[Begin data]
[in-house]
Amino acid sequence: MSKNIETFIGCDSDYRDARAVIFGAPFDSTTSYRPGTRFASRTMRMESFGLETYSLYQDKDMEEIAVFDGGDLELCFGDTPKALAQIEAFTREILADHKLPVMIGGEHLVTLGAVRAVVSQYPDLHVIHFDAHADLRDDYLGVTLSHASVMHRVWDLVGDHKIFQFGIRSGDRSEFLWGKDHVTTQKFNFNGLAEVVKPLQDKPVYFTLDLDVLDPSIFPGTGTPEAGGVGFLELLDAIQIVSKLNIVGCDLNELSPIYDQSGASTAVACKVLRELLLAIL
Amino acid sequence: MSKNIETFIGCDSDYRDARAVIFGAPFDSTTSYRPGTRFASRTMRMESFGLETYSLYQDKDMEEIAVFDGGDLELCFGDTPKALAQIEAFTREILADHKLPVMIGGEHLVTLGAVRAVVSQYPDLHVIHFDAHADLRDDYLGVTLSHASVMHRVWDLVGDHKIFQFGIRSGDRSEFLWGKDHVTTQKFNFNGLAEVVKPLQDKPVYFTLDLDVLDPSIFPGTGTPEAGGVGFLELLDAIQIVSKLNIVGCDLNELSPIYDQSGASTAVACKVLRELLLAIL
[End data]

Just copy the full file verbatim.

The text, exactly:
[in-house]
Amino acid sequence: MSKNIETFIGCDSDYRDARAVIFGAPFDSTTSYRPGTRFASRTMRMESFGLETYSLYQDKDMEEIAVFDGGDLELCFGDTPKALAQIEAFTREILADHKLPVMIGGEHLVTLGAVRAVVSQYPDLHVIHFDAHADLRDDYLGVTLSHASVMHRVWDLVGDHKIFQFGIRSGDRSEFLWGKDHVTTQKFNFNGLAEVVKPLQDKPVYFTLDLDVLDPSIFPGTGTPEAGGVGFLELLDAIQIVSKLNIVGCDLNELSPIYDQSGASTAVACKVLRELLLAIL
Amino acid sequence: MSKNIETFIGCDSDYRDARAVIFGAPFDSTTSYRPGTRFASRTMRMESFGLETYSLYQDKDMEEIAVFDGGDLELCFGDTPKALAQIEAFTREILADHKLPVMIGGEHLVTLGAVRAVVSQYPDLHVIHFDAHADLRDDYLGVTLSHASVMHRVWDLVGDHKIFQFGIRSGDRSEFLWGKDHVTTQKFNFNGLAEVVKPLQDKPVYFTLDLDVLDPSIFPGTGTPEAGGVGFLELLDAIQIVSKLNIVGCDLNELSPIYDQSGASTAVACKVLRELLLAIL